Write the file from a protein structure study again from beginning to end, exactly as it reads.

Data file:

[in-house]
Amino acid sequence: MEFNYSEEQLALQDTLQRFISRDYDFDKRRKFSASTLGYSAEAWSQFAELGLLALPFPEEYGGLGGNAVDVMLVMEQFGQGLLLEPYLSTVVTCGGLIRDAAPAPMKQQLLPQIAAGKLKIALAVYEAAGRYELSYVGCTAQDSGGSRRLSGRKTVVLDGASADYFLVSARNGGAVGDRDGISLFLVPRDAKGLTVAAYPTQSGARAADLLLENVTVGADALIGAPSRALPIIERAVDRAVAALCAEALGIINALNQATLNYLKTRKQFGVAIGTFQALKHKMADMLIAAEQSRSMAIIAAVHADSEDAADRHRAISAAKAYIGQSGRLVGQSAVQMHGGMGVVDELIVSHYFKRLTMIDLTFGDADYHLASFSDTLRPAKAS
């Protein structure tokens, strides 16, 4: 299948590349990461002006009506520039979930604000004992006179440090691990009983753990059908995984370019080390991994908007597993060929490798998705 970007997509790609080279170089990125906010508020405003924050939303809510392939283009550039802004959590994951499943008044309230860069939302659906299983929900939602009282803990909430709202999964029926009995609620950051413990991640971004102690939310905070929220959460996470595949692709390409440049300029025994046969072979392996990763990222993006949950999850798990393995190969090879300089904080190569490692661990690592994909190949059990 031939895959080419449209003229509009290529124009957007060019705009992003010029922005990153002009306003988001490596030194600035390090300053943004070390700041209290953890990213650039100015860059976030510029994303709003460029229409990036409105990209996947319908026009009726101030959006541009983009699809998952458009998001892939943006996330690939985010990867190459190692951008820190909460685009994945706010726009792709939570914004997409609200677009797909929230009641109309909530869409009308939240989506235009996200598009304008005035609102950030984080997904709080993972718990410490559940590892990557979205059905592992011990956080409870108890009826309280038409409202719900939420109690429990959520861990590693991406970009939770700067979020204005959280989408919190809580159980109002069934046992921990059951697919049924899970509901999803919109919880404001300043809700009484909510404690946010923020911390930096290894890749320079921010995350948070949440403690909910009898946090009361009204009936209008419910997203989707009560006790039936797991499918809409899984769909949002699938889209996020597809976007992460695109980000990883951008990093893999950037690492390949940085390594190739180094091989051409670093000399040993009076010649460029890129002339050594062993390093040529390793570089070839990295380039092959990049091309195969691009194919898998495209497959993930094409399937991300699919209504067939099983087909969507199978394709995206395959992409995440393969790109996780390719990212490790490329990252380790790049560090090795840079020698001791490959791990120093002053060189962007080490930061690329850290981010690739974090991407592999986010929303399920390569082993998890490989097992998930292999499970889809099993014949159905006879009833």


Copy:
[in-house]
Amino acid sequence: MEFNYSEEQLALQDTLQRFISRDYDFDKRRKFSASTLGYSAEAWSQFAELGLLALPFPEEYGGLGGNAVDVMLVMEQFGQGLLLEPYLSTVVTCGGLIRDAAPAPMKQQLLPQIAAGKLKIALAVYEAAGRYELSYVGCTAQDSGGSRRLSGRKTVVLDGASADYFLVSARNGGAVGDRDGISLFLVPRDAKGLTVAAYPTQSGARAADLLLENVTVGADALIGAPSRALPIIERAVDRAVAALCAEALGIINALNQATLNYLKTRKQFGVAIGTFQALKHKMADMLIAAEQSRSMAIIAAVHADSEDAADRHRAISAAKAYIGQSGRLVGQSAVQMHGGMGVVDELIVSHYFKRLTMIDLTFGDADYHLASFSDTLRPAKAS
């Protein structure tokens, strides 16, 4: 299948590349990461002006009506520039979930604000004992006179440090691990009983753990059908995984370019080390991994908007597993060929490798998705 970007997509790609080279170089990125906010508020405003924050939303809510392939283009550039802004959590994951499943008044309230860069939302659906299983929900939602009282803990909430709202999964029926009995609620950051413990991640971004102690939310905070929220959460996470595949692709390409440049300029025994046969072979392996990763990222993006949950999850798990393995190969090879300089904080190569490692661990690592994909190949059990 031939895959080419449209003229509009290529124009957007060019705009992003010029922005990153002009306003988001490596030194600035390090300053943004070390700041209290953890990213650039100015860059976030510029994303709003460029229409990036409105990209996947319908026009009726101030959006541009983009699809998952458009998001892939943006996330690939985010990867190459190692951008820190909460685009994945706010726009792709939570914004997409609200677009797909929230009641109309909530869409009308939240989506235009996200598009304008005035609102950030984080997904709080993972718990410490559940590892990557979205059905592992011990956080409870108890009826309280038409409202719900939420109690429990959520861990590693991406970009939770700067979020204005959280989408919190809580159980109002069934046992921990059951697919049924899970509901999803919109919880404001300043809700009484909510404690946010923020911390930096290894890749320079921010995350948070949440403690909910009898946090009361009204009936209008419910997203989707009560006790039936797991499918809409899984769909949002699938889209996020597809976007992460695109980000990883951008990093893999950037690492390949940085390594190739180094091989051409670093000399040993009076010649460029890129002339050594062993390093040529390793570089070839990295380039092959990049091309195969691009194919898998495209497959993930094409399937991300699919209504067939099983087909969507199978394709995206395959992409995440393969790109996780390719990212490790490329990252380790790049560090090795840079020698001791490959791990120093002053060189962007080490930061690329850290981010690739974090991407592999986010929303399920390569082993998890490989097992998930292999499970889809099993014949159905006879009833």